“Hey,” he said, “where do you live? I’ll drop you off.”
“It’s pretty far. Belmont.”
“Grab your stuff out of the car and jump in.”
“You don’t mind?”
“I get paid by the hour, buddy. Not by the job.”
I got my CDs off the floor of the car and my briefcase and baseball glove off the backseat.
“You used to work in a body shop?” I said when I’d gotten back into the truck.
The walkie-talkie started blaring, and he switched it off. “I’ve done everything.”
“How do you like towing?”
He turned and gave me an Are you out of your mind? look. “I take whatever work I can get.”
“People don’t like to hire soldiers anymore?”
“People love to hire soldiers,” he said. “Just not ones with DDs.”
“What’s a DD?”
“Dishonorable discharge. You gotta put it down on the application, and as soon as they see that, you’re out the door.”
“Oh,” I said. “Sorry I asked. None of my business.”
“No big deal. It just pisses me off. You get a DD, you don’t get any VA benefits or pension. Sucks big-time.”
“How’d it happen?” I said. “If you don’t mind my asking.”
Another long silence. He hit the turn signal, changed lanes. “Nah, I don’t mind.” He paused again, and I wasn’t sure he was going to answer. Then he said: “The CO of my Special Forces A-team ordered half of us to go on this suicide mission, this broke-dick reconnaissance mission in Tikrit. I told the CO there was a ninety-nine percent chance they’d get ambushed, and guess what? The guys got ambushed. Attacked with rocket-propelled grenades. And my buddy Jimmy Donadio was killed.”
He fell silent. Stared straight ahead at the road as he drove. Then: “A good kid, just about finished with his tour, had a baby he’d never even seen. I loved that guy. So I just lost it. Went after the CO—head-butted the bastard. Broke his nose.”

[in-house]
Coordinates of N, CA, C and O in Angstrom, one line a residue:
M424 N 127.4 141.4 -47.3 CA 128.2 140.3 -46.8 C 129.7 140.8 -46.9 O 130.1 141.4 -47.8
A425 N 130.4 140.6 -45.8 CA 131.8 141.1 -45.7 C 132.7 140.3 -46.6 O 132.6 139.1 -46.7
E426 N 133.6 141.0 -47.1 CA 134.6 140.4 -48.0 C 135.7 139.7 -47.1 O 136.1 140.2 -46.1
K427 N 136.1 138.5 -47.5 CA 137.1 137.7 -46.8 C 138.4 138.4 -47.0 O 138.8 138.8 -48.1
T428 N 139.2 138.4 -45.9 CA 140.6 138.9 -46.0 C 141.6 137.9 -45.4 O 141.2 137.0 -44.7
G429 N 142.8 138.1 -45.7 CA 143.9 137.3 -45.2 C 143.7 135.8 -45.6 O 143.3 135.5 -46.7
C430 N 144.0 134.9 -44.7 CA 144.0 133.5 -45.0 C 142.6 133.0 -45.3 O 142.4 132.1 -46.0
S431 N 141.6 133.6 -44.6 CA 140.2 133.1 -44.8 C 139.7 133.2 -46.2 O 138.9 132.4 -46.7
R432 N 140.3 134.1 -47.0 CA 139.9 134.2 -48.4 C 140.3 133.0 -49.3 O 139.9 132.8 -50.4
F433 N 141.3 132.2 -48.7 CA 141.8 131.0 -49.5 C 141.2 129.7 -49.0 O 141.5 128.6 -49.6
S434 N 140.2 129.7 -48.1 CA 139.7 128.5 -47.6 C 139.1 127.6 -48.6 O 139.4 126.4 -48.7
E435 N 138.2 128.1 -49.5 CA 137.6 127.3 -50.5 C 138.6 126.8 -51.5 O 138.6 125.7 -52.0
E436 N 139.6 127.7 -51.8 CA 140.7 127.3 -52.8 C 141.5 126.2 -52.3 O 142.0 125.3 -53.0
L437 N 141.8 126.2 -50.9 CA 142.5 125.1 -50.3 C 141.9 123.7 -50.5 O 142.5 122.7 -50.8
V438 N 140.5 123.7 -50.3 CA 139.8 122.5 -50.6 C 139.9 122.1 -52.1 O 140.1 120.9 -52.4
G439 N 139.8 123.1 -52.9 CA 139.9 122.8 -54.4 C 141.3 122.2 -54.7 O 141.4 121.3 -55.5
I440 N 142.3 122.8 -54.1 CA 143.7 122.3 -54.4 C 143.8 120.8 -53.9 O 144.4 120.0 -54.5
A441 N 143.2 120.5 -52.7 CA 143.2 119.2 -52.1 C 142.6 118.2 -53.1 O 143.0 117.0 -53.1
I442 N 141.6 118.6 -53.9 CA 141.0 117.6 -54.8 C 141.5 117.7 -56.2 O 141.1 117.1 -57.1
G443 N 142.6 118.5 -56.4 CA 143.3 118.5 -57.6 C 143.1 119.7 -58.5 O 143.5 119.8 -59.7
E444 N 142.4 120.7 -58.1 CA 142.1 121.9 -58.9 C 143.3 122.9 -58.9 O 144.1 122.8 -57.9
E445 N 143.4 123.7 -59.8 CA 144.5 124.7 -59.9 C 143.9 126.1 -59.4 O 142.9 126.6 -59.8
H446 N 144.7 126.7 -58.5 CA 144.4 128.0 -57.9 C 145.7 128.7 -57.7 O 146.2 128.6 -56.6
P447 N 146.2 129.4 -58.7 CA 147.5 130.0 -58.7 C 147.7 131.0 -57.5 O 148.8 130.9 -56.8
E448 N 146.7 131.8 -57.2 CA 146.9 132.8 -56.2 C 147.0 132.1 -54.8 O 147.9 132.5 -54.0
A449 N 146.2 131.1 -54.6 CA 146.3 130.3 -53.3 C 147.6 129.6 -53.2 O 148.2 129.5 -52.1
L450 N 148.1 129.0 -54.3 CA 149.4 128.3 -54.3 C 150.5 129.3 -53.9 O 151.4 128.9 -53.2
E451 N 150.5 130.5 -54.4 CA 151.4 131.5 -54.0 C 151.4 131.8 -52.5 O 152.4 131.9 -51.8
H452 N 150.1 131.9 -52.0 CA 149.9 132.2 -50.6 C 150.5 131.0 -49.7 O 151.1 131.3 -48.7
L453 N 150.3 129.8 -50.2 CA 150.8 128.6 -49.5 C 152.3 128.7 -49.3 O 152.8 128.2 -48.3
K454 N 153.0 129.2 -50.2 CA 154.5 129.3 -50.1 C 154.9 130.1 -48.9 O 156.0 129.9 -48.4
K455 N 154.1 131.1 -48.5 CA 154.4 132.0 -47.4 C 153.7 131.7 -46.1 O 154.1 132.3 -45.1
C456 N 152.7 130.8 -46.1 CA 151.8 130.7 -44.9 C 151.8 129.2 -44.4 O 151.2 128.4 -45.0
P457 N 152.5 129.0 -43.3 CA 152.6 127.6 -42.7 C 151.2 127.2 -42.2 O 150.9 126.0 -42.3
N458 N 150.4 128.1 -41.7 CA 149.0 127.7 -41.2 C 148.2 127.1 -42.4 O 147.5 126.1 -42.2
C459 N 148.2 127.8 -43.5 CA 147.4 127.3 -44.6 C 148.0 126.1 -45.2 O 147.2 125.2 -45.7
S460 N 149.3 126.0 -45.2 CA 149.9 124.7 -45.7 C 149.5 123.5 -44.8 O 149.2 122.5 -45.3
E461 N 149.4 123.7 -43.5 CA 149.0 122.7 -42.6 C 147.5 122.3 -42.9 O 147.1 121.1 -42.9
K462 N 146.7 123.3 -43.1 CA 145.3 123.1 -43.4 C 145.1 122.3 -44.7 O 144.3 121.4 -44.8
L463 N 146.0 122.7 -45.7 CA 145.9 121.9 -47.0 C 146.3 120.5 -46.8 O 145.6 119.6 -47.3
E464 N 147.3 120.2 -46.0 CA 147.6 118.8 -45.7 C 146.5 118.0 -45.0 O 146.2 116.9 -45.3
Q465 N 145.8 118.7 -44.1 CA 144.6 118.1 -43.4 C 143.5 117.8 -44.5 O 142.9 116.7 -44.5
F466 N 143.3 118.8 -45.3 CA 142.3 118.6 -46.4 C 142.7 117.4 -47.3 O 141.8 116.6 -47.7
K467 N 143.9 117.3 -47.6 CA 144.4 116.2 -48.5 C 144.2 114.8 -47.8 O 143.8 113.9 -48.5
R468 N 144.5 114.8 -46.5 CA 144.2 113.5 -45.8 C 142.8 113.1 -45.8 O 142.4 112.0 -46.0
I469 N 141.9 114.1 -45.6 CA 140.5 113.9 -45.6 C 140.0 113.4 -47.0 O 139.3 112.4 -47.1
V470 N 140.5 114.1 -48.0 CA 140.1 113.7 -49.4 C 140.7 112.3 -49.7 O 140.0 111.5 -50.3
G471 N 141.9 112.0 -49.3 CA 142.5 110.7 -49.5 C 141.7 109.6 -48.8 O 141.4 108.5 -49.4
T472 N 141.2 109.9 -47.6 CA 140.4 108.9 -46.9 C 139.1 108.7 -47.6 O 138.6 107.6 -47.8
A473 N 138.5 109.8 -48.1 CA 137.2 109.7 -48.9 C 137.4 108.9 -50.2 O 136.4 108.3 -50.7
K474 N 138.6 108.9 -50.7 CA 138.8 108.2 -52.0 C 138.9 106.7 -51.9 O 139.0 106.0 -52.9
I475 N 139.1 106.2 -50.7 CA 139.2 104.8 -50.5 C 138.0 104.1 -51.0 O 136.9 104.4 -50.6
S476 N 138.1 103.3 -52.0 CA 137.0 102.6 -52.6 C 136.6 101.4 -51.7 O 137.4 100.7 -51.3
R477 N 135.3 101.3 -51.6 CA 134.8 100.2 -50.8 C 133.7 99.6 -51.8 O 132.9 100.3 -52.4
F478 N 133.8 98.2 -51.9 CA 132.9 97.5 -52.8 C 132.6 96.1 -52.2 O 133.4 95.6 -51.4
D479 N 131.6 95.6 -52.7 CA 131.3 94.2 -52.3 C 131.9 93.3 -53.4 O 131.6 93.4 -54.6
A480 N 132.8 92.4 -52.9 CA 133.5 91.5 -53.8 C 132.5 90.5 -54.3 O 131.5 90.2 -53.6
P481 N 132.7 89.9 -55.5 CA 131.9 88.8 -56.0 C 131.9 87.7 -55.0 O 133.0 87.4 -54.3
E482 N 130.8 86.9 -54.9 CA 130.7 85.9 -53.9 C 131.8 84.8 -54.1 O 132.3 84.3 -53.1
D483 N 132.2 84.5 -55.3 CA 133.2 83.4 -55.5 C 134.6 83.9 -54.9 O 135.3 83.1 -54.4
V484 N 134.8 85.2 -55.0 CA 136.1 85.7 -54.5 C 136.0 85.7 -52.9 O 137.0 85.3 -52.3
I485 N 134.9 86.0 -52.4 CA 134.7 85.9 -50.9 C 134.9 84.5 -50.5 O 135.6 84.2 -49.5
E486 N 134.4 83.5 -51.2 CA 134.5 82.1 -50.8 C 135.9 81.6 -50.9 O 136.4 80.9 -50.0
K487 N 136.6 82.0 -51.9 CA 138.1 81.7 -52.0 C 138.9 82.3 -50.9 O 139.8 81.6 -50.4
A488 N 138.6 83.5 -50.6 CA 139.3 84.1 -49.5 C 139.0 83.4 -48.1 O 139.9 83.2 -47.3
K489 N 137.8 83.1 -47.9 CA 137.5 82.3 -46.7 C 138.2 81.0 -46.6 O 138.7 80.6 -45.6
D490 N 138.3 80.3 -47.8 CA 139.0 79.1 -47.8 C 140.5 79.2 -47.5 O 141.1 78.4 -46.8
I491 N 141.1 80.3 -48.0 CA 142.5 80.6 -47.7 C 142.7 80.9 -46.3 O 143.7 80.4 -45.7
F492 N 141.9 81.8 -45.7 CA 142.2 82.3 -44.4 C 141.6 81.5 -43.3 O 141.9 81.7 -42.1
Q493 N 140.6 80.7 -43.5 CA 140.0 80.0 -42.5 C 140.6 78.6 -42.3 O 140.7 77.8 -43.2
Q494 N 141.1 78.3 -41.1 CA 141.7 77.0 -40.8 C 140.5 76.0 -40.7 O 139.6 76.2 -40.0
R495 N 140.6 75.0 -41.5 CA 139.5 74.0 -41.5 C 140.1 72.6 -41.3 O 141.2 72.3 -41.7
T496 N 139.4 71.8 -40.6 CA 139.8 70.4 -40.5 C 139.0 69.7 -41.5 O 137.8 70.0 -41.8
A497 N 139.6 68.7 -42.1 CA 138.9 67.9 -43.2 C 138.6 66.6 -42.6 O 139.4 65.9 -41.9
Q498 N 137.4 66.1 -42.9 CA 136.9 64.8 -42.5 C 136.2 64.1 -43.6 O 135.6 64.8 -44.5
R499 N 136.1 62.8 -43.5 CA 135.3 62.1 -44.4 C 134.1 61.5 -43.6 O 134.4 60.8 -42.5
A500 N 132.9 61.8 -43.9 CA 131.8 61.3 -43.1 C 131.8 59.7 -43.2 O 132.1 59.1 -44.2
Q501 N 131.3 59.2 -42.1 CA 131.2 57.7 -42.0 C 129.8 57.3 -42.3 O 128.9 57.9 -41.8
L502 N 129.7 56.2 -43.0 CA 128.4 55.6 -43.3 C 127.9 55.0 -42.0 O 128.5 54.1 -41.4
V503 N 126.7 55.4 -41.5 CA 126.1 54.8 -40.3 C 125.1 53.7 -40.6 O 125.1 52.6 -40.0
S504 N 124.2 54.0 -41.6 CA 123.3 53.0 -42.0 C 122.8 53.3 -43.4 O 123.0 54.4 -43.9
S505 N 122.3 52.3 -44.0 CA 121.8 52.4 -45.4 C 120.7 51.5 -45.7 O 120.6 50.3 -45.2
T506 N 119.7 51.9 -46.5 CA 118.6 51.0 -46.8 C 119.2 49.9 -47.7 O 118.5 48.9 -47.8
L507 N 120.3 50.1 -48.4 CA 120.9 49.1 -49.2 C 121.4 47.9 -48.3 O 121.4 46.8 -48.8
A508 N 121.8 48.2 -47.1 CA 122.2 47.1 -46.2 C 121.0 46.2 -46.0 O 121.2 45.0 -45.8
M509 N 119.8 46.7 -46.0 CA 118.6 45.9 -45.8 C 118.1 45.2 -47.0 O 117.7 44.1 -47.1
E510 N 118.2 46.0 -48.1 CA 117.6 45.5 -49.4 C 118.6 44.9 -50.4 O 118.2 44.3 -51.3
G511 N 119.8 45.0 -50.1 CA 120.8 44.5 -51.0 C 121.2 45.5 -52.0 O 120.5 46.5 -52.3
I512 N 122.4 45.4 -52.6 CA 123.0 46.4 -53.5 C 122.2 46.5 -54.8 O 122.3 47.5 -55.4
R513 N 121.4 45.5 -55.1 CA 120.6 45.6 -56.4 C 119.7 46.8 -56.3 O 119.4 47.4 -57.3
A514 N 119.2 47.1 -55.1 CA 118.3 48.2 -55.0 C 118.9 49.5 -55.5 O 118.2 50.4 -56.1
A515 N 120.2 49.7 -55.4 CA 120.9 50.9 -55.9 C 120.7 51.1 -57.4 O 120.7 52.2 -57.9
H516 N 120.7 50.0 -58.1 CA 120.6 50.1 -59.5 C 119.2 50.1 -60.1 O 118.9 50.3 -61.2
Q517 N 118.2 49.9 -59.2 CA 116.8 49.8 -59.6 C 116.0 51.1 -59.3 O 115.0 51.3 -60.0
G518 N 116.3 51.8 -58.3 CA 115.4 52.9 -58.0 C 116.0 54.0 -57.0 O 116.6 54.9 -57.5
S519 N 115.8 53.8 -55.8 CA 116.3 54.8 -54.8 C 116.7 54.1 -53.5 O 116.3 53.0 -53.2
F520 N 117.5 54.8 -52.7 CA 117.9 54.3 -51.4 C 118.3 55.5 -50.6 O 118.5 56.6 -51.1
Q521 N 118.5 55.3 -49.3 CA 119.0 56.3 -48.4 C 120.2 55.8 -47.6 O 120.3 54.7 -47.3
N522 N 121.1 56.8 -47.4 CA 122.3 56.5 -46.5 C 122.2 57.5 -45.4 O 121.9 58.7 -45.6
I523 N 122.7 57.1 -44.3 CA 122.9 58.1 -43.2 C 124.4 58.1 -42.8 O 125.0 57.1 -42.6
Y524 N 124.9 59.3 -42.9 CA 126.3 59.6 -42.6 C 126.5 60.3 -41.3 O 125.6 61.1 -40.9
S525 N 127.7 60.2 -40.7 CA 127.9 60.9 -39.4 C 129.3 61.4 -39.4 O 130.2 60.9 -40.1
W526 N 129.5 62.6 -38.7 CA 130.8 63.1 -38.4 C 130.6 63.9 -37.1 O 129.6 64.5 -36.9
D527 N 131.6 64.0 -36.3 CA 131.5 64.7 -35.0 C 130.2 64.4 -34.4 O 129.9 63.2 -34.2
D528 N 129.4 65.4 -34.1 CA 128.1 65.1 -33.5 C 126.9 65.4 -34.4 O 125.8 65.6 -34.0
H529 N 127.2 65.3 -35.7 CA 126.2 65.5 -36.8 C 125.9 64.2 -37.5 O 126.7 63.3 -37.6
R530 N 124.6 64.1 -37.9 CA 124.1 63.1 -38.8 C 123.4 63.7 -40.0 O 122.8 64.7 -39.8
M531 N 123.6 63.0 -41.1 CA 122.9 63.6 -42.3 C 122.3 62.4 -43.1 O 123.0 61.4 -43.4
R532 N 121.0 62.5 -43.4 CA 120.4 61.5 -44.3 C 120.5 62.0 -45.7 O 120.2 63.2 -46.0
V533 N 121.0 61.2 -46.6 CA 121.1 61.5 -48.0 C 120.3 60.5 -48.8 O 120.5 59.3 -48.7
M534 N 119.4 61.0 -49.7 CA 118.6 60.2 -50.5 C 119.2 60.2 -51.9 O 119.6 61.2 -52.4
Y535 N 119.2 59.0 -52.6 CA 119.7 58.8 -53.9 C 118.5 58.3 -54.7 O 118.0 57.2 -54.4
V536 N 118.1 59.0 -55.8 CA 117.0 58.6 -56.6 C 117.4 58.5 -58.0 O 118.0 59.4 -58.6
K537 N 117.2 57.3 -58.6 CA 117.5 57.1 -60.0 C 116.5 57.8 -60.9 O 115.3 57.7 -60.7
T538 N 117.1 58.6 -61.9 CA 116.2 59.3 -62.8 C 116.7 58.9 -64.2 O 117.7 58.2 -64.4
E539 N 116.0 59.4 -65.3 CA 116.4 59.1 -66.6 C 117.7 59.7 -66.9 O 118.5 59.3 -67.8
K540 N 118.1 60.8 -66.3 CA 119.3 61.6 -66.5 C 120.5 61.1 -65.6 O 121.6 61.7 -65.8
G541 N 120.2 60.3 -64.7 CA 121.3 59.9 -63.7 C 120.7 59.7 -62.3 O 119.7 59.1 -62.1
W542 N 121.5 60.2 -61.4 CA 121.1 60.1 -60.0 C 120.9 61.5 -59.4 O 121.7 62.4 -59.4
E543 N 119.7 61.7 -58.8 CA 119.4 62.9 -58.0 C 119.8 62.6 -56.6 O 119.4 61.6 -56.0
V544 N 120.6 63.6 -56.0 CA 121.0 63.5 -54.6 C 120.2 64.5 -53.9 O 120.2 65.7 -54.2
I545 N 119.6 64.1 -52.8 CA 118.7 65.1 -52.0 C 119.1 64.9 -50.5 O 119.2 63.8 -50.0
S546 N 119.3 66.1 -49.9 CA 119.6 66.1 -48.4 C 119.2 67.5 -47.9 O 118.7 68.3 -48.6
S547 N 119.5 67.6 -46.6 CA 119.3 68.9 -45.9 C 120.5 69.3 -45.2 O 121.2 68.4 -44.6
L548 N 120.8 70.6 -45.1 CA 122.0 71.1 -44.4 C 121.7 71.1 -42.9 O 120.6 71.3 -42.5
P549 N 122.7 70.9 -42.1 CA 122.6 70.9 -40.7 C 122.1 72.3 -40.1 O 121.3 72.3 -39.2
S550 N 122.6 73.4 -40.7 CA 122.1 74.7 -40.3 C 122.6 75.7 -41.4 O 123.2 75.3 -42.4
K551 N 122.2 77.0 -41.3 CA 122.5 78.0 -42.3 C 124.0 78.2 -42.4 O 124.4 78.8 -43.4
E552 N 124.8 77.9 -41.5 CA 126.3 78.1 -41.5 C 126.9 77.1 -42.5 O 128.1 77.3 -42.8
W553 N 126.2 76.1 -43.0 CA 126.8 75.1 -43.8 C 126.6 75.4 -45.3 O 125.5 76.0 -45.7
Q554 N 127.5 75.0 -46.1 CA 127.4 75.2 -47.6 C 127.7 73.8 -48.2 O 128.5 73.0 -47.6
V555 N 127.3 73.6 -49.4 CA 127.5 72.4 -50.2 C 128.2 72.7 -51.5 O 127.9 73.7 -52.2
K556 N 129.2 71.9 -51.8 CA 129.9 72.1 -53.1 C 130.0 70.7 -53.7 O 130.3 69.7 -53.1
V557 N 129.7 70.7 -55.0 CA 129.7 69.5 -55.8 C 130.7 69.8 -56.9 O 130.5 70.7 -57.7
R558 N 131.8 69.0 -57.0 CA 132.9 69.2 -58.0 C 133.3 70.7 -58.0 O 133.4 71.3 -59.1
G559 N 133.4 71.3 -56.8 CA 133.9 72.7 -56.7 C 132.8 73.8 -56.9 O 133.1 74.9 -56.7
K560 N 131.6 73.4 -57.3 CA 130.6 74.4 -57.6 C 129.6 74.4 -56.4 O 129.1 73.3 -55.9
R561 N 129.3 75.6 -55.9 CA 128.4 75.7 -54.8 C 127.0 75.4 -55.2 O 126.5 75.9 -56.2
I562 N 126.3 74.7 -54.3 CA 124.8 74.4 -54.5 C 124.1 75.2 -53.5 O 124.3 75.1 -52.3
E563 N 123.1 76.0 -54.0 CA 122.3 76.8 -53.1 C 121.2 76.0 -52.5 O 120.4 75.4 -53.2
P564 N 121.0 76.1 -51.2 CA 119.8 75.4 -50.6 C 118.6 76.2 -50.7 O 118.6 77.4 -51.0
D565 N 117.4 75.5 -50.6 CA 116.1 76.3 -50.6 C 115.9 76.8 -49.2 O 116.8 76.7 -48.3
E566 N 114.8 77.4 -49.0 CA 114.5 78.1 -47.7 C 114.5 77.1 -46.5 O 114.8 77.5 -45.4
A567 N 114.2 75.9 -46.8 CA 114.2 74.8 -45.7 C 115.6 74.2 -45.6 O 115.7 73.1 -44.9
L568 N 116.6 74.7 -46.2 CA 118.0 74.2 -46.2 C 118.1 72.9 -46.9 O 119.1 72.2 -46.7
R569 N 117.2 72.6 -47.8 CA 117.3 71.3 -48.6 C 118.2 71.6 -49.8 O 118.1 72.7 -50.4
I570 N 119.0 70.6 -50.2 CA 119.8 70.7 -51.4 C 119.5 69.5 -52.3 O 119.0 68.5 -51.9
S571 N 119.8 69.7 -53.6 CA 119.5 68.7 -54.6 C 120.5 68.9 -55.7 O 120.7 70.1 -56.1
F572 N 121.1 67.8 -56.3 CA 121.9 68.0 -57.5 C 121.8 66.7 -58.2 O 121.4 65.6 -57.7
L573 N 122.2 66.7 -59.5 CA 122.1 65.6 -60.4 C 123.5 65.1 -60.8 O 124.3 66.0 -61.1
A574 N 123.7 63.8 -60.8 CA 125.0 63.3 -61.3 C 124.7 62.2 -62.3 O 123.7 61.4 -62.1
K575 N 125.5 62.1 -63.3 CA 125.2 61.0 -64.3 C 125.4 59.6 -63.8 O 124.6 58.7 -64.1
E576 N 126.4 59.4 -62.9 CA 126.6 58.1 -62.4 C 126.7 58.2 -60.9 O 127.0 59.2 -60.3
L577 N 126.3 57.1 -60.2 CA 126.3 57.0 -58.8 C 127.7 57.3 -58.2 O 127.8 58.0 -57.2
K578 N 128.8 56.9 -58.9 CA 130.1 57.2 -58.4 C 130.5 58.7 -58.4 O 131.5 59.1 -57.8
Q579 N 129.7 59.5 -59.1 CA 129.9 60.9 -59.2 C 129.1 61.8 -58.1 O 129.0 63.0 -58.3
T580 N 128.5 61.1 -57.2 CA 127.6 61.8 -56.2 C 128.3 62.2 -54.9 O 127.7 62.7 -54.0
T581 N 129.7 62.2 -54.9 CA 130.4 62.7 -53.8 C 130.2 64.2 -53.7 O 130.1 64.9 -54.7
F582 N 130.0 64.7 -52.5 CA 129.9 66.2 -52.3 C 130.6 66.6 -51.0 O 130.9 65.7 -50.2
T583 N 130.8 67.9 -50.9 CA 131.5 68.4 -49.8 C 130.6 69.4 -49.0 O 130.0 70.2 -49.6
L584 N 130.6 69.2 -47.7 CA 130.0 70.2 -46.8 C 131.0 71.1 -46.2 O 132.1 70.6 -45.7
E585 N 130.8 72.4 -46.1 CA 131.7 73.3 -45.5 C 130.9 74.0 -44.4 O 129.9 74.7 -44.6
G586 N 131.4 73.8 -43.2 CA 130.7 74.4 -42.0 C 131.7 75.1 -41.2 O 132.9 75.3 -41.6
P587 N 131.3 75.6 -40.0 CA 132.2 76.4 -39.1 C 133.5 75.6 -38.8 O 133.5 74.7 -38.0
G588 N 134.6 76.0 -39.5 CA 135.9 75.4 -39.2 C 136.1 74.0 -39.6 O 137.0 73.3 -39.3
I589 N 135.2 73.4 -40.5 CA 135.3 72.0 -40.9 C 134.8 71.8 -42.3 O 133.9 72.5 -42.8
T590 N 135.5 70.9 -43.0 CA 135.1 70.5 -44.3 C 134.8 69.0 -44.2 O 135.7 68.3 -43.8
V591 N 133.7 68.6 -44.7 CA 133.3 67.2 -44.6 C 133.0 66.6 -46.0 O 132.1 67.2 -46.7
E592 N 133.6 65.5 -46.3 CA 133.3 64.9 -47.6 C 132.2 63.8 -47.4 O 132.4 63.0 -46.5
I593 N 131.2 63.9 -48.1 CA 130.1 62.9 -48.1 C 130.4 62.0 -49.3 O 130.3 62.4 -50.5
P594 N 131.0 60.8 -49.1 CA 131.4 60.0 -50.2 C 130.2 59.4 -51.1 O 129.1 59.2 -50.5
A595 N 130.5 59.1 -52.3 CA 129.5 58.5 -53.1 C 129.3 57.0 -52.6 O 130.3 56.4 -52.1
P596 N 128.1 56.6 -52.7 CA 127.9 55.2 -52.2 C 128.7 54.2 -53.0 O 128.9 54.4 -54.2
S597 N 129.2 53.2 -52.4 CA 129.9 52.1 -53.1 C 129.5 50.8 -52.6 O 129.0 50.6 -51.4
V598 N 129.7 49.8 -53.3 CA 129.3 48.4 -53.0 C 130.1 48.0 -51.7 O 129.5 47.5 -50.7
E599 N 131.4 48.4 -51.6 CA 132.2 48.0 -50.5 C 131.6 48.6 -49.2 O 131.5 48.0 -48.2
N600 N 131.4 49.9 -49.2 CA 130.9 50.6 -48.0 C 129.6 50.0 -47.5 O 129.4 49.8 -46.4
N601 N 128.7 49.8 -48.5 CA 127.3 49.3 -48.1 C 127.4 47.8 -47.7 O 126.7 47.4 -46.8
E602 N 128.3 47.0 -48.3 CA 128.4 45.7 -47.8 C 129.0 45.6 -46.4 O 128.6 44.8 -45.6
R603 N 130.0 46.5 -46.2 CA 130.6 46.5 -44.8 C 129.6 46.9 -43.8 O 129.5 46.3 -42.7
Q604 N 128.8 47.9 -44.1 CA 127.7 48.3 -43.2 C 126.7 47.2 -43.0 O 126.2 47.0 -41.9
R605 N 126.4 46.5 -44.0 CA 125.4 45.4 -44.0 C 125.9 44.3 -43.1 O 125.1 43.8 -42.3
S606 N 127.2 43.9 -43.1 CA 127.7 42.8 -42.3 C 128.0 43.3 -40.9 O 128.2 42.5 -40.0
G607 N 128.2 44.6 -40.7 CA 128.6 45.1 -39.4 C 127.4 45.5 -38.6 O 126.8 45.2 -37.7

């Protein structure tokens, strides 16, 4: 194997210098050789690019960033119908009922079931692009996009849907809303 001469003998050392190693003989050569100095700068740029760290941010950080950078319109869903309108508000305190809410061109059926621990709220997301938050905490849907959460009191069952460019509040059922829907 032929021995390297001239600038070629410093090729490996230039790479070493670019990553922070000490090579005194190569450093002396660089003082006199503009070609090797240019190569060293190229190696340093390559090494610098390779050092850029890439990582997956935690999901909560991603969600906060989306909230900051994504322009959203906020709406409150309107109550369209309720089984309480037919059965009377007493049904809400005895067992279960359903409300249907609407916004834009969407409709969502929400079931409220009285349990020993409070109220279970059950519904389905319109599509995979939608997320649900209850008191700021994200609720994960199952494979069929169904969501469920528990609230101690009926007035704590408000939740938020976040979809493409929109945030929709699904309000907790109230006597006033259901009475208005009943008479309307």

“Wow,” I said. “Jesus. I can’t blame you. So you got court-martialed or something?”
He shrugged. “I’m lucky they didn’t send me to Leavenworth. But nobody in the command wanted to draw any attention to what went down that night, and they sure as hell didn’t want CID looking into it. Bad for army morale. More important, bad PR. So the deal was, dishonorable discharge, no time.”
“Wow,” I said again. I wasn’t sure what CID was, but I wasn’t going to ask.
“So are you, like, a lawyer or something?”
“Entronics. In Framingham.”
“Cool. Can you get me a deal on a plasma TV?”
I hesitated. “I don’t sell the consumer line, but I might be able to do something.”
He smiled. “I’m kidding. I couldn’t afford one of those anyway, even wholesale. So, I noticed the glove you got back there. Sweet. Rawlings Gold Glove, Heart of the Hide. Same as the pros use. Looks brand-new. Right out of the box. Just get it?”
“Um, about two years,” I said. “Gift from my wife.”
“Oh. You play?”
“Not much. Mostly on my company’s team. Softball, not baseball, but my wife didn’t know the difference.” Our team sucked. We were on a losing streak that resembled the Baltimore Orioles’ historically pathetic 1988 season. “You play?”
He shrugged. “Used to.”
A long beat of silence.
“In school or something?” I said.
“Got drafted by the Detroit Tigers, but never signed.”
“My pitch speed was clocked at ninety-four, ninety-five miles an hour.”
“No way. Jesus!” I turned to look at him.
“But that wasn’t where my head was, at that point. Enlisted instead. I’m Kurt, by the way.” He took his right hand off the wheel and gave me a firm handshake. “Kurt Semko.”
There was another long silence, and then I had an idea.
“We could use a pitcher,” I said.
“My company’s team. We’ve got a game tomorrow night, and we sure could use a decent pitcher. How would you like to play on our team tomorrow?”
Another long pause. Then: “Don’t you have to work for the company?”
“Guys we play have no idea who works for us and who doesn’t.”
Kurt went quiet again.
After a minute, I said, “So what do you think?”
He shrugged. “I don’t know.” He was staring at the road, a half smile on his face.
At the time it seemed like a fun idea.
Copyright © 2006 by Joseph Finder